Roger Goodell reissues bounty suspensions; Scott Fujita goes on the offensive

Brian McIntyre
Shutdown Corner

When a three-member appeals panel vacated the bounty-related suspensions of four current and former players with the New Orleans Saints, linebacker Jonathan Vilma quoted Stewie Griffin by declaring "victory is mine." That victory turned out to be short-lived, however, as on Tuesday, NFL commissioner Roger Goodell reaffirmed the discipline for the four players while reducing the length of the suspensions for Anthony Hargrove and Scott Fujita, the two former members of the Saints.

The NFLPA immediately issued a statement.

"For more than six months, the NFL has ignored the facts, abused the process outlined in our collective bargaining agreement and failed to produce evidence that the players intended to injure anyone, ever. The only evidence that exists is the League's gross violation of fair due process, transparency and impartiality during this process. Truth and fairness have been the casualties of the league's refusal to admit that it might have made a mistake.

"We will review this decision thoroughly and review all options to protect our players' rights with vigilance."

The four players have a 72-hour window to begin the appeal process, during which time they can practice and play in games. The issue with deciding whether or not to pursue an appeal is that Goodell appoints who will hear the appeal and could choose to do so himself. While those appeals would almost certainly be denied, it would be a proper step towards seeking an injunction blocking the suspensions from a federal judge.

As for the discipline, Vilma's season-long suspension was upheld, though Goodell said the veteran linebacker may remain on the Saints' "Physically Unable to Perform" list for the mandated six weeks, at which point his suspension will begin. Vilma will be paid while on the PUP list, so he'll earn $564,706 of his $1.6 million base salary for the 2012 season. Had Vilma's suspension not been vacated in September, he would have forfeited his entire salary for this season.

Vilma was not surprised by the news that his suspension was upheld.

Saints defensive end Will Smith's four-game suspension remained intact as Goodell found that he "engaged in conduct detrimental by endorsing the creation of the pay-for-performance/bounty program, and made substantial contributions in support of the program, notwithstanding the fact that it offered incentives for cart-offs and knockouts." If an appeal is unsuccessful, Smith will lose $194,118 in salary this season.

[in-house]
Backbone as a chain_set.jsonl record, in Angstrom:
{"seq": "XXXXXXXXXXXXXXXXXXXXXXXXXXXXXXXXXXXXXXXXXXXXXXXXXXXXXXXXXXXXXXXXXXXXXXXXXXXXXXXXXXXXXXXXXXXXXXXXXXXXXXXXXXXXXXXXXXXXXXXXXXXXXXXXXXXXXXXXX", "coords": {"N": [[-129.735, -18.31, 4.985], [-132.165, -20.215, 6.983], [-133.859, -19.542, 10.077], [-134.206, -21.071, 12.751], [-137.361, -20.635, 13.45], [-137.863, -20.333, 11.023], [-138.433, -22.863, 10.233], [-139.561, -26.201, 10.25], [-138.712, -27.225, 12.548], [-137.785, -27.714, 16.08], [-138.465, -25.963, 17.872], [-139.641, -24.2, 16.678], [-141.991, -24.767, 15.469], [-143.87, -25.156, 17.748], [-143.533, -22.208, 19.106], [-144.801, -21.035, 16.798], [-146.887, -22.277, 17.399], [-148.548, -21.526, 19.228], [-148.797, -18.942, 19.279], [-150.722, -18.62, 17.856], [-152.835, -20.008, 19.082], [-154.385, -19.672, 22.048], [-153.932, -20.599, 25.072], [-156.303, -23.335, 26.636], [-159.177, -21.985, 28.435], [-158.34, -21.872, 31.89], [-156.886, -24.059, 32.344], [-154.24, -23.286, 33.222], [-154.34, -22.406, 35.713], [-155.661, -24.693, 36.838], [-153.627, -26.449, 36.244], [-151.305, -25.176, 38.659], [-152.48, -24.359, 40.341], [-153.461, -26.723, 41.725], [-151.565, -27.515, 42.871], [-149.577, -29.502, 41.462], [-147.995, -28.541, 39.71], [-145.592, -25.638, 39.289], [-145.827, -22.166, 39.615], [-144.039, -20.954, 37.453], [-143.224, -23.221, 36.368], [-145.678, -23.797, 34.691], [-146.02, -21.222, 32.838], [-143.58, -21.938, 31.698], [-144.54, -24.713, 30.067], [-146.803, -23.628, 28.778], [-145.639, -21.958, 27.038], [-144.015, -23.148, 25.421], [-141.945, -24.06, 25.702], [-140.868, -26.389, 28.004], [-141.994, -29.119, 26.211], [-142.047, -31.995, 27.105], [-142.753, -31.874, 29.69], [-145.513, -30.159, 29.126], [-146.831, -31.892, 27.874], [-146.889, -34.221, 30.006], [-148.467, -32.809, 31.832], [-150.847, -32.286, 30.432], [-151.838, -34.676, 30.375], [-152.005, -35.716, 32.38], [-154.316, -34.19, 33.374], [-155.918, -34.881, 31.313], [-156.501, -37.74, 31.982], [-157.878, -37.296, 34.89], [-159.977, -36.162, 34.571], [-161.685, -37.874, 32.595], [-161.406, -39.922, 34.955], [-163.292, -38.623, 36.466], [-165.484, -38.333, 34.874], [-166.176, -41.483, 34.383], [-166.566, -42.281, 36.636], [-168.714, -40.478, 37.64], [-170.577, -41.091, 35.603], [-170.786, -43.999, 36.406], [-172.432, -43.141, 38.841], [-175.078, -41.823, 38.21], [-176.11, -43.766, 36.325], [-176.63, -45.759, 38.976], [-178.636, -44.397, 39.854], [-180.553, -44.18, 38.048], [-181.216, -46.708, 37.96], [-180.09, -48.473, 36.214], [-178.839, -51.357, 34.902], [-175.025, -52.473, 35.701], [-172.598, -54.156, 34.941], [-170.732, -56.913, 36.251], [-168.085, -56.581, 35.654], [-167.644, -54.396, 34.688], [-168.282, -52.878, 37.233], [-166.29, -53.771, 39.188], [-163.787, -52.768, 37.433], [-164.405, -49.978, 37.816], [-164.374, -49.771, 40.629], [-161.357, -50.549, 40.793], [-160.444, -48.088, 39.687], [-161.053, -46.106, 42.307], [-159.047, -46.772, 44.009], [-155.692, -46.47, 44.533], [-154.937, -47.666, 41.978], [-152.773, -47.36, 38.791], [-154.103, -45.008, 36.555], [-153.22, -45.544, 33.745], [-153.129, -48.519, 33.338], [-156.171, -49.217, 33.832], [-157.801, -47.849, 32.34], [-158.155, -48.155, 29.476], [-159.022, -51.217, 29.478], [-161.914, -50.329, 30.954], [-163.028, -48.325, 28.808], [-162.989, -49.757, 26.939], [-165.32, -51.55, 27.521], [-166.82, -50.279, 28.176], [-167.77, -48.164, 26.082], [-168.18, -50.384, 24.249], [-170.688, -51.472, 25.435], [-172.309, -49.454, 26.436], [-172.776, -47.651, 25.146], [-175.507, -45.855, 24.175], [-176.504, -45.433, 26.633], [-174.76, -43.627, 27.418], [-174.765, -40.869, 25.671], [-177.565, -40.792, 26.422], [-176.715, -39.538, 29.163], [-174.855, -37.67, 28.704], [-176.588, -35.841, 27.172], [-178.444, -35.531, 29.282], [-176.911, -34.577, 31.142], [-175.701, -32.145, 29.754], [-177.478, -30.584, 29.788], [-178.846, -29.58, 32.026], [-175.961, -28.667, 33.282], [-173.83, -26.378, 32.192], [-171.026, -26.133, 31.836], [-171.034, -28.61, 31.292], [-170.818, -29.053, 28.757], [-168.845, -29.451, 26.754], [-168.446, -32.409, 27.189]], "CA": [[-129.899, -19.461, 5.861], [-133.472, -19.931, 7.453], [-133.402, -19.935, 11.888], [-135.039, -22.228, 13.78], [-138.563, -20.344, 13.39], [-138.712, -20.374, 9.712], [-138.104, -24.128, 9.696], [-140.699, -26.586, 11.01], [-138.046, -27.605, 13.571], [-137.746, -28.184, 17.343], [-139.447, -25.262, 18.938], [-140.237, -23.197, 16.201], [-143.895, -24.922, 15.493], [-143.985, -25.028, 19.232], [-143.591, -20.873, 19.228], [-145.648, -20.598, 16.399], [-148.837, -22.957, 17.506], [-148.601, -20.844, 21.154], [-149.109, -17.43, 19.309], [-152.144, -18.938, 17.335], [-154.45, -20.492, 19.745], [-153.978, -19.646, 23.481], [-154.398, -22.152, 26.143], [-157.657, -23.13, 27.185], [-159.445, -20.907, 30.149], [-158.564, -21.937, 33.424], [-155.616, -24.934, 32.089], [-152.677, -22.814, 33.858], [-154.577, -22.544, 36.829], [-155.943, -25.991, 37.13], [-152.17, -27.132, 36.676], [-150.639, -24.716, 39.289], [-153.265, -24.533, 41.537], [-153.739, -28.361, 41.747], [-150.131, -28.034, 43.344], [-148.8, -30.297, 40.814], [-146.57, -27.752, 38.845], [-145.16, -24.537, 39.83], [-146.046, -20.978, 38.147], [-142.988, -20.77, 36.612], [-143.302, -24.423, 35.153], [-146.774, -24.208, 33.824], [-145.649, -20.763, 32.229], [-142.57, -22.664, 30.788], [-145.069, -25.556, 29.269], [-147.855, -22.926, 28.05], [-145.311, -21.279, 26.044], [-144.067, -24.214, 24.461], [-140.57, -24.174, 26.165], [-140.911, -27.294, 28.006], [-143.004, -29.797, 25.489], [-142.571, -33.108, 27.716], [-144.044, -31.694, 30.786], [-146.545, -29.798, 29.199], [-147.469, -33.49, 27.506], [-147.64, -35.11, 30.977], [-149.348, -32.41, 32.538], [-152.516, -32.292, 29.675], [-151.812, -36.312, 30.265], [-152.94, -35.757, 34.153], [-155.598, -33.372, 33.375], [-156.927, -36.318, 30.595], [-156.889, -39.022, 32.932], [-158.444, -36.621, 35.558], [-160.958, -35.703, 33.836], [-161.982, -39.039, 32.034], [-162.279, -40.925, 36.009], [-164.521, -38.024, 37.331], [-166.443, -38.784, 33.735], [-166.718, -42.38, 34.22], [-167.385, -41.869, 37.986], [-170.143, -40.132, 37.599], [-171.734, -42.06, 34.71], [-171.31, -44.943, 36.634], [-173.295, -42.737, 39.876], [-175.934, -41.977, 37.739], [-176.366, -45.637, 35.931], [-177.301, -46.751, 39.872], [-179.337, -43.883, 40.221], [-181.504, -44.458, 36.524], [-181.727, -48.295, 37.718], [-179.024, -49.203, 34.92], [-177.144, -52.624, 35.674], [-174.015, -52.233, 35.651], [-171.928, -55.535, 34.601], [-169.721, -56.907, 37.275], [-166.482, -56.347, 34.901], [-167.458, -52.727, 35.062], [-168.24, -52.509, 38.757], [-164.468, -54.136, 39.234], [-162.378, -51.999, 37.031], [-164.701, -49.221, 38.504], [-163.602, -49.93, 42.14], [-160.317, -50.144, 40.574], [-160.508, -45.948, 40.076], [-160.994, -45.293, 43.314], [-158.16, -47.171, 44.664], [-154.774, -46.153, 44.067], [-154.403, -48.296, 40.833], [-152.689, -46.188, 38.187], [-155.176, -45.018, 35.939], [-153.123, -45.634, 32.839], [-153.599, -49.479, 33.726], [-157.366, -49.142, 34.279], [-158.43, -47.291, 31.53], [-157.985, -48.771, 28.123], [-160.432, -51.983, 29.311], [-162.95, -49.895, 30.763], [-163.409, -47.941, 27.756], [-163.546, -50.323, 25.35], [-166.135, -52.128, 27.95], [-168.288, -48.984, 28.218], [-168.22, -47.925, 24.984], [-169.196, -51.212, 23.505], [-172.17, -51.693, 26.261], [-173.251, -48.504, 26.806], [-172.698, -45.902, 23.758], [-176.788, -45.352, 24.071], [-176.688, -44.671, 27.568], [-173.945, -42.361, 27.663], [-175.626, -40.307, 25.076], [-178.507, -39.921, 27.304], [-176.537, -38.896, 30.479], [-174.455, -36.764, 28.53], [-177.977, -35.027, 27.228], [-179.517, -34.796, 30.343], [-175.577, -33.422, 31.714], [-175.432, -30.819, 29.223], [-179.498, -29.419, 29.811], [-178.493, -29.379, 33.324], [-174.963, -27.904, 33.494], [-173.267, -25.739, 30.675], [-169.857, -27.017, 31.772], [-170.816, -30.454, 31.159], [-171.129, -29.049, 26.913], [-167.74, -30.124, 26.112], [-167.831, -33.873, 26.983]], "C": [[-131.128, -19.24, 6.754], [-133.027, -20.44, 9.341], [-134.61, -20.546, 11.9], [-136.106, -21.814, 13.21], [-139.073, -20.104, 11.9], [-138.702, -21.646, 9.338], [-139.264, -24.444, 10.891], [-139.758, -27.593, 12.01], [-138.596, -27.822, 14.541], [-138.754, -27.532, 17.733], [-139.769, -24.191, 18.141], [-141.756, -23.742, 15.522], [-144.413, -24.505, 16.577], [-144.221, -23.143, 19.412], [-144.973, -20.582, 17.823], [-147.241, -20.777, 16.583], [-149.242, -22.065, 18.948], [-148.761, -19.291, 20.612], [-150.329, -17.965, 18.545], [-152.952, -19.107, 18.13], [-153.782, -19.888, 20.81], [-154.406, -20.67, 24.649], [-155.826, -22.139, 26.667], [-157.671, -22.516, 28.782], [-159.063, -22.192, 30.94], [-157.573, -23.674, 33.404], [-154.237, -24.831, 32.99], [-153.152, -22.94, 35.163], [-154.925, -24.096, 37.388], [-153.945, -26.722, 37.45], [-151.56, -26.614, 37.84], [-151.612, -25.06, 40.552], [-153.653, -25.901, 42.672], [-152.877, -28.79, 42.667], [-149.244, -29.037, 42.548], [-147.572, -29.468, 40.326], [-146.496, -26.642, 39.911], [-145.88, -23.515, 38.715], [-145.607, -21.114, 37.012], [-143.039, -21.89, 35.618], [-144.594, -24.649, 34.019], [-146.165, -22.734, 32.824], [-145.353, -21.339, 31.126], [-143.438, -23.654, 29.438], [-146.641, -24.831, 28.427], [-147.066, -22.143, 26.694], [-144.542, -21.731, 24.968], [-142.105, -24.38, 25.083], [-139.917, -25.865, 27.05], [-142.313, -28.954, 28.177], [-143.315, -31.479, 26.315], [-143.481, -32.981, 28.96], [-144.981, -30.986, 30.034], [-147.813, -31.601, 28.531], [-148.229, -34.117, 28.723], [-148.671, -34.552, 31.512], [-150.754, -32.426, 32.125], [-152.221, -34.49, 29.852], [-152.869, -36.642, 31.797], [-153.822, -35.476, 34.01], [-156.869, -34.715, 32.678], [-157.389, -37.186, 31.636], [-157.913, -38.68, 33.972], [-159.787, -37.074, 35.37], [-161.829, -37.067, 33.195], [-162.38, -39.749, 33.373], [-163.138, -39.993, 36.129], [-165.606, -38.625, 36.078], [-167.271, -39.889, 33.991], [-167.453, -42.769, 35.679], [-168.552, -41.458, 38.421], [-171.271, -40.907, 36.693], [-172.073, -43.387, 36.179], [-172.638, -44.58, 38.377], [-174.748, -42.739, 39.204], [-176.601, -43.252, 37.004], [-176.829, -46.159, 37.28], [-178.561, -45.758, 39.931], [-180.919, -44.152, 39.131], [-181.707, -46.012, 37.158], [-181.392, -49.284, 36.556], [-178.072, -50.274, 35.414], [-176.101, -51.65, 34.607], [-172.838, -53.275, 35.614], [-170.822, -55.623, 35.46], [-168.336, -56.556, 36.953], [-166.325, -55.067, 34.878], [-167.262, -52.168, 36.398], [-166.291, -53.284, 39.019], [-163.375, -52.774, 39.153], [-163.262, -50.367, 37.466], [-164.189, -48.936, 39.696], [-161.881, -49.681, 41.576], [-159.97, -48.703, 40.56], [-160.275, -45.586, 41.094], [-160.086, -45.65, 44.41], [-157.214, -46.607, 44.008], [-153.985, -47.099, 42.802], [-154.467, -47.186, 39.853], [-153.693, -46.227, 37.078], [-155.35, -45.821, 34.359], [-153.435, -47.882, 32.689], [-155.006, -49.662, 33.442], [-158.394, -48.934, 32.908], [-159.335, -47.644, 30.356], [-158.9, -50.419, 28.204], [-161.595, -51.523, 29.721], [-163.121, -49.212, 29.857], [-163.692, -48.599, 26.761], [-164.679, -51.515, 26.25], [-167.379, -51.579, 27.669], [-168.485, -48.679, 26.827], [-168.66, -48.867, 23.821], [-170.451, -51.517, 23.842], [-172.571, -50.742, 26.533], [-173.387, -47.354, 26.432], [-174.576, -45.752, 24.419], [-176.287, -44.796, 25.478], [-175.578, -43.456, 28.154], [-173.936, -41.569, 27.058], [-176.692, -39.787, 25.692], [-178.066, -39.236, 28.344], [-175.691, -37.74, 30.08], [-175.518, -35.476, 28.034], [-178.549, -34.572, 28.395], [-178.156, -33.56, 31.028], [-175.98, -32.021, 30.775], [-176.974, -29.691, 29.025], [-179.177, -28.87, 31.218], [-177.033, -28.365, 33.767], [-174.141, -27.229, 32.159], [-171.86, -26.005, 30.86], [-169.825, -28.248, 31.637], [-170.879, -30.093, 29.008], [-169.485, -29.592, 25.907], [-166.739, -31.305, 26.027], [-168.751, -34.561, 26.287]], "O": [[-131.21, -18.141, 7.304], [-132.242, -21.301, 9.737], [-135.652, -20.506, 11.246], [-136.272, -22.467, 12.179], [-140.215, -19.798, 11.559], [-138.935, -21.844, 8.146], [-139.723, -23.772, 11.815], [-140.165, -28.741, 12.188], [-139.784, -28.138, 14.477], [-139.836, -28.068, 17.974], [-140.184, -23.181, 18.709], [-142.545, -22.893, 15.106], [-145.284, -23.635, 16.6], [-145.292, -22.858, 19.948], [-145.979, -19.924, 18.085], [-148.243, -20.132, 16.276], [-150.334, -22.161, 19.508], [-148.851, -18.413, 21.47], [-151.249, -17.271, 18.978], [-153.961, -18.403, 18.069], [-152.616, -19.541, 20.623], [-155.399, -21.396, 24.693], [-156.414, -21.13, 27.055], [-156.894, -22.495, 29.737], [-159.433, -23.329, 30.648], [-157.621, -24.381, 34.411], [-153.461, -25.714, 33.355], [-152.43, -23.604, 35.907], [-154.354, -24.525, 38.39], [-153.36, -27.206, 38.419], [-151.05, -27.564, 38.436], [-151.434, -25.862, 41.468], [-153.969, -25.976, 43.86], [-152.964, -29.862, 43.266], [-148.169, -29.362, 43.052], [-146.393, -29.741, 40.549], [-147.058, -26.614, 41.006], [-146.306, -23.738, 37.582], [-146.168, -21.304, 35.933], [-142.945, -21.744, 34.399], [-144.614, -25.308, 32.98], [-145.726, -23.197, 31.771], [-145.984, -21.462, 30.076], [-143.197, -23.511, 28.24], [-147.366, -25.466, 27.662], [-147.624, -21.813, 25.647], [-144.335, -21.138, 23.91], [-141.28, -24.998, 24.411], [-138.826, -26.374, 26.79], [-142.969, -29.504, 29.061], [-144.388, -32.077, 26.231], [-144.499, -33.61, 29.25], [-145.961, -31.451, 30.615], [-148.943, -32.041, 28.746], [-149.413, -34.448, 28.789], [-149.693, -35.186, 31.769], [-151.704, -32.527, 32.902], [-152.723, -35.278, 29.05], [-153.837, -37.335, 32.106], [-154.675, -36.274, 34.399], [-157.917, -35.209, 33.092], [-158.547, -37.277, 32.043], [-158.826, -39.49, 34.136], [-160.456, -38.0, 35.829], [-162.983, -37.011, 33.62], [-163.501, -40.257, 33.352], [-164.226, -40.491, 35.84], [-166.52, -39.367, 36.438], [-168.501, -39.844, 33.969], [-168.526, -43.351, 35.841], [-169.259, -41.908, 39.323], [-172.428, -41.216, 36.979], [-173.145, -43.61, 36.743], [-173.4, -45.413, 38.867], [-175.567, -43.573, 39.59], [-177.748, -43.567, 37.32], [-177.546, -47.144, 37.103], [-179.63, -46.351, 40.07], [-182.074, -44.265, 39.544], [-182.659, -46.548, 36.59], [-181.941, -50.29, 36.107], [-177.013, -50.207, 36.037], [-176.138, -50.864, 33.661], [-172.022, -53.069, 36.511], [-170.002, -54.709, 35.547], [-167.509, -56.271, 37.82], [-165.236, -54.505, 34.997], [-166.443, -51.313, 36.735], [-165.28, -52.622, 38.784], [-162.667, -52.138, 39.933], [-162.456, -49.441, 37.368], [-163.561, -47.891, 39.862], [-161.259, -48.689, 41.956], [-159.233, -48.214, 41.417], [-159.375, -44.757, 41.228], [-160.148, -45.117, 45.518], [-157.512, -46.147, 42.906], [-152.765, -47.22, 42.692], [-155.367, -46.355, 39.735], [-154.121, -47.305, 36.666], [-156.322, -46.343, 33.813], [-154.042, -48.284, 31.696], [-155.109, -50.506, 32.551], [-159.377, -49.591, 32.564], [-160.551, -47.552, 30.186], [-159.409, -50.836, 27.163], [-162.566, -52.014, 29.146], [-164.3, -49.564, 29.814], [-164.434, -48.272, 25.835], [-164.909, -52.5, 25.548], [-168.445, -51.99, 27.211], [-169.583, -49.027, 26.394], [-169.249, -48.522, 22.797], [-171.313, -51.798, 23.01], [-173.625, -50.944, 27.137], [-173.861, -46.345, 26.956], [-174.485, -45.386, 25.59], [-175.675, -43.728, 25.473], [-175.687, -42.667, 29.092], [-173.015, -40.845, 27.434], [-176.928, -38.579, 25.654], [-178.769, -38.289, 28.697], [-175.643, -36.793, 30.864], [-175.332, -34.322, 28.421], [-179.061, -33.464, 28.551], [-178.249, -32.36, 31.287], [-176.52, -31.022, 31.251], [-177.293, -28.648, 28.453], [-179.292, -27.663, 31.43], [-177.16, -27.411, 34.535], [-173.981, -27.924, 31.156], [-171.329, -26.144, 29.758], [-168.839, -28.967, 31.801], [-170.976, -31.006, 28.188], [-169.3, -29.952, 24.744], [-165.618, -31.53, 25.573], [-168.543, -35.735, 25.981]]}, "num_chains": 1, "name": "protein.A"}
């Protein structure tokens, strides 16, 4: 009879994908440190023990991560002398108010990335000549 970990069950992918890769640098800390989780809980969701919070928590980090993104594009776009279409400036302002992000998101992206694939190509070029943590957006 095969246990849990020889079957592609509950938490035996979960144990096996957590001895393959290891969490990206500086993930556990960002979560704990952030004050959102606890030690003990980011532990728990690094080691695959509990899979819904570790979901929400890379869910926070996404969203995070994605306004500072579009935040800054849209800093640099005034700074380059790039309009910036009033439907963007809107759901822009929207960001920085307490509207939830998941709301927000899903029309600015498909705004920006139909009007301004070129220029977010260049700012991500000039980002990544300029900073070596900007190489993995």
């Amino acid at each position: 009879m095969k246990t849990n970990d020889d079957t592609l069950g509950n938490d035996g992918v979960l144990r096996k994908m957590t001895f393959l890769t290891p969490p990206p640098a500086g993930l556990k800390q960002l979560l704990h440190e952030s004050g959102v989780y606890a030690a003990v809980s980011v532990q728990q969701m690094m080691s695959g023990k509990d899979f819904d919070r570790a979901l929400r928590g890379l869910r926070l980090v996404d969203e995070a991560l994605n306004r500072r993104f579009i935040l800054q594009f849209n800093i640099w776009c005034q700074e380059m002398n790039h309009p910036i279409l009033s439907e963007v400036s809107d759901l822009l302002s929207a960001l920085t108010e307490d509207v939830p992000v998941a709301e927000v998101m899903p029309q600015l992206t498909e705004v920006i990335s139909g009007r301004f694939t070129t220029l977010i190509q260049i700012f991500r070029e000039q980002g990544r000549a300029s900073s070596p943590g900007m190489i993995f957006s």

Reductions in suspensions were granted to Hargrove, whose eight-game suspension was reduced to seven, with commissioner Goodell giving Hargrove five games credit for time served. Hargrove went to training camp with the Green Bay Packers, but was released and remains a free agent. If/when Hargrove signs with a new club he will only have to sit out two games. Fujita, who has 14 tackles and a sack for the Cleveland Browns, had his suspension reduced from three games to one.

Goodell acknowledged that evidence brought by Fujita during his appeal on Sept. 28 factored in the decision to reduce the length of his suspension, but found that Fujita "offered financial incentives to other players in violation of Section 9.1(C)(8) and 9.3(F) of the Constitution and By-laws," which warranted league discipline.

Fujita took issue with not only Goodell's findings in the bounty case, but the commissioner's overall track record on health and safety issues, as well. Fujita's extensive statement on the matter:

"I'm pleased the Commissioner has finally acknowledged that I never participated in any so-called 'bounty' program, as I've said for the past 7 months. However, his condescending tone was neither accurate nor productive. Additionally, I am now purportedly being suspended for failing to confront my former defensive coordinator for his inappropriate use of language. This seems like an extremely desperate attempt to punish me. I also think it sets a bad precedent when players can be disciplined for not challenging the behavior of their superiors. This is an absolute abuse of the power that's been afforded to the Commissioner.

"For me, the issue of player health & safety is personal. For the league and the Commissioner, it's about perception & liability.

"The Commissioner says he is disappointed in me. The truth is, I'm disappointed in him. His positions on player health and safety since a 2009 congressional hearing on concussions have been inconsistent at best. He failed to acknowledge a link between concussions & post-career brain disease, pushed for an 18-game regular season, committed to a full season of Thursday night games, has continually challenged players' rights to file workers compensation claims for on-the-job injuries, and he employed incompetent replacement officials for the start of the 2012 season. His actions or lack thereof are by the league's own definition, 'conduct detrimental.'

"My track record on the issue of player health & safety speaks for itself. And clearly, as I just listed, the Commissioner's does too."

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